“Toxicological experimentation” refers to testing the toxicity of a drug or a toxic substance on a living organism to see what reactions there may be. It’s basically just a fancy way to say “poisoning.”
In the U.S., labs use various methods to poison animals, pretending the results will teach us something about our human bodies. Experimenters force drugs and other toxins into the bodies of animals trapped in labs, to determine how much of the toxin can be used before it’s lethal or has other negative reactions.
They put poisons in animals’ eyes, on their skin, force it down their throats. Then they watch as the animal suffers and they note what the suffering entailed—were there scabs, itching, chemical burns, vomit, foaming at the mouth, seizures, death?
Even after torturing animals with poison, there’s no guarantee that humans will have similar reactions. Take, for example, Ibuprofen. For most humans, it’ll help relieve a headache, but for dogs, it’s often toxic.
So why do these experiments keep happening?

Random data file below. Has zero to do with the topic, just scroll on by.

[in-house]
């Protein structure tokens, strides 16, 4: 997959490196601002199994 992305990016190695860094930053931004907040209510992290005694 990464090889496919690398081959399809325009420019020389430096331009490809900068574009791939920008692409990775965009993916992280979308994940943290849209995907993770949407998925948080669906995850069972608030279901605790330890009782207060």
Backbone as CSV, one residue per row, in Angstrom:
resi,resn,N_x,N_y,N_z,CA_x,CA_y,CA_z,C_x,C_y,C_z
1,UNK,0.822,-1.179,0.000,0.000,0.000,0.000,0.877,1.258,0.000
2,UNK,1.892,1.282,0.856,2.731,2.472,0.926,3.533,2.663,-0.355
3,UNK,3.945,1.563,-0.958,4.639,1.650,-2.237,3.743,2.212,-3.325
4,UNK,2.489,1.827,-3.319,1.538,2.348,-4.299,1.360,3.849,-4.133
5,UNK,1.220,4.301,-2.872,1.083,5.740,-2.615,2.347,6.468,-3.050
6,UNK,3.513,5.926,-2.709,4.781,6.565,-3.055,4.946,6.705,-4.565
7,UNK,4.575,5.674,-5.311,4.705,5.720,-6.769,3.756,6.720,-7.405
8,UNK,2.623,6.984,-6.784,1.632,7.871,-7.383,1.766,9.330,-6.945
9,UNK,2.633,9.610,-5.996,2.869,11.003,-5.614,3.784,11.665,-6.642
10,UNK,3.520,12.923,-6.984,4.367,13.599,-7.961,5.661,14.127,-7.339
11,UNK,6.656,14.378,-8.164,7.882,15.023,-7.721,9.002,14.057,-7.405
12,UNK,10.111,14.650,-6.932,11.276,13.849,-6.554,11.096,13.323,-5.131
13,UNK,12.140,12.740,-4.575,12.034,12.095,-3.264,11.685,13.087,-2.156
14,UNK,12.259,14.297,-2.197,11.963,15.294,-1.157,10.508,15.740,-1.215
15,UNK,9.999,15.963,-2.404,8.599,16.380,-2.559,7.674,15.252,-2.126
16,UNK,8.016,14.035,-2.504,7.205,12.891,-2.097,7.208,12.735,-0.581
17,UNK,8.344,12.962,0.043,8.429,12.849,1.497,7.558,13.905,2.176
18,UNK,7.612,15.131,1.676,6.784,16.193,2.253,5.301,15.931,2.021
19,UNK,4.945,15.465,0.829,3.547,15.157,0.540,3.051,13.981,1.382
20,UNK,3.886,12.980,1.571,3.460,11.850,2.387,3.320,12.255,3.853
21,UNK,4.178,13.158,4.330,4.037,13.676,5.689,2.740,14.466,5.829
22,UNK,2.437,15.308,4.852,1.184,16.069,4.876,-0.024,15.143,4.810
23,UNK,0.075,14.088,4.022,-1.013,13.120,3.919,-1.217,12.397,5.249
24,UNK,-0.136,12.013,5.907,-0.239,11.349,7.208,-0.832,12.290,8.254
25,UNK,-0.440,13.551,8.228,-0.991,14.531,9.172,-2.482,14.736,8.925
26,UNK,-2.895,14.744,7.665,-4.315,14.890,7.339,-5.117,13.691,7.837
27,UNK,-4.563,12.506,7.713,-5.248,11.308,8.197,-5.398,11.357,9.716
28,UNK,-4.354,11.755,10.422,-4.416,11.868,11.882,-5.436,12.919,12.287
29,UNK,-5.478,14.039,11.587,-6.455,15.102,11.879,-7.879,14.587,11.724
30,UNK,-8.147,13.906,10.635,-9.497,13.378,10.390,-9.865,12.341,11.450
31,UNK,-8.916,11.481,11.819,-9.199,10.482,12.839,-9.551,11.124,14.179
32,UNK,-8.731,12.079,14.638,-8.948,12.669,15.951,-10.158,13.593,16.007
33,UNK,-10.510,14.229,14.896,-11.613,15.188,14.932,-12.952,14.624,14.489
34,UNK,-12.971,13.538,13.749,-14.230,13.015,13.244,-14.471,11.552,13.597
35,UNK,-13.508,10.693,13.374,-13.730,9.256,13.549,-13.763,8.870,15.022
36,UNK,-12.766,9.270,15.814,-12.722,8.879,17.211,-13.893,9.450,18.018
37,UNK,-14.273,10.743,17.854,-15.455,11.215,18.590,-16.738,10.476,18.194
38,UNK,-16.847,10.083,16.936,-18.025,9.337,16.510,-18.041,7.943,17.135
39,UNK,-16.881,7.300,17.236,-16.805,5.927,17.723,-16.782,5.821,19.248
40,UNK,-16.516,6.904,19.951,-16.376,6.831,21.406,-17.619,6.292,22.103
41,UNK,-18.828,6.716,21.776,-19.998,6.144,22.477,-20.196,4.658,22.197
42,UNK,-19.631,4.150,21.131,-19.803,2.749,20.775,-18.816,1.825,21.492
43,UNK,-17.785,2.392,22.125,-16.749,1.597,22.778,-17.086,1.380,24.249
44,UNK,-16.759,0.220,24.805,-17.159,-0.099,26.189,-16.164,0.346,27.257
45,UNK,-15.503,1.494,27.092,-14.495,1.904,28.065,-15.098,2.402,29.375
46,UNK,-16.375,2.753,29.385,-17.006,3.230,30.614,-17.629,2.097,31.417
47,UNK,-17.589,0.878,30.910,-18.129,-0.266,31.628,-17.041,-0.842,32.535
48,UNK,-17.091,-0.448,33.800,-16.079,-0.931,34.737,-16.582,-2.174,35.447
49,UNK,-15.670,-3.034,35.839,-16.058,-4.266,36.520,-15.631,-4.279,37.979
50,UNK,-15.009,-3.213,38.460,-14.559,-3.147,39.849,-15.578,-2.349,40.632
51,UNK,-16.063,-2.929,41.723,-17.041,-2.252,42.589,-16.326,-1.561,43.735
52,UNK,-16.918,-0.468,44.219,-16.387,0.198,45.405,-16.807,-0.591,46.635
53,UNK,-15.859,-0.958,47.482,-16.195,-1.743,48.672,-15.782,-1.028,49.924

That’s a question addressed by recently introduced legislation in California—S.B. 252, the Protection of Dogs and Cats from Unnecessary Testing Act. Introduced by Senator Scott Weiner, this bill prohibits painful and unnecessary toxicological experiments on dogs and cats, unless required by another law.
We support this legislation, because it is the first step to ending poison experiments in the U.S. Labs poison all species of animals, and we’re hopeful that passage of a law protecting dogs and cats will be the stepping stone to protecting all species from being purposely poisoned in labs. We understand that change happens in increments, and every step matters.
For our California supporters, now’s the time to get involved.
The California Senate Judiciary Committee has a hearing scheduled for this bill on April 6, 2021. Please take a moment to send a message to the Committee to tell your representatives you support this legislation and would like them to, as well.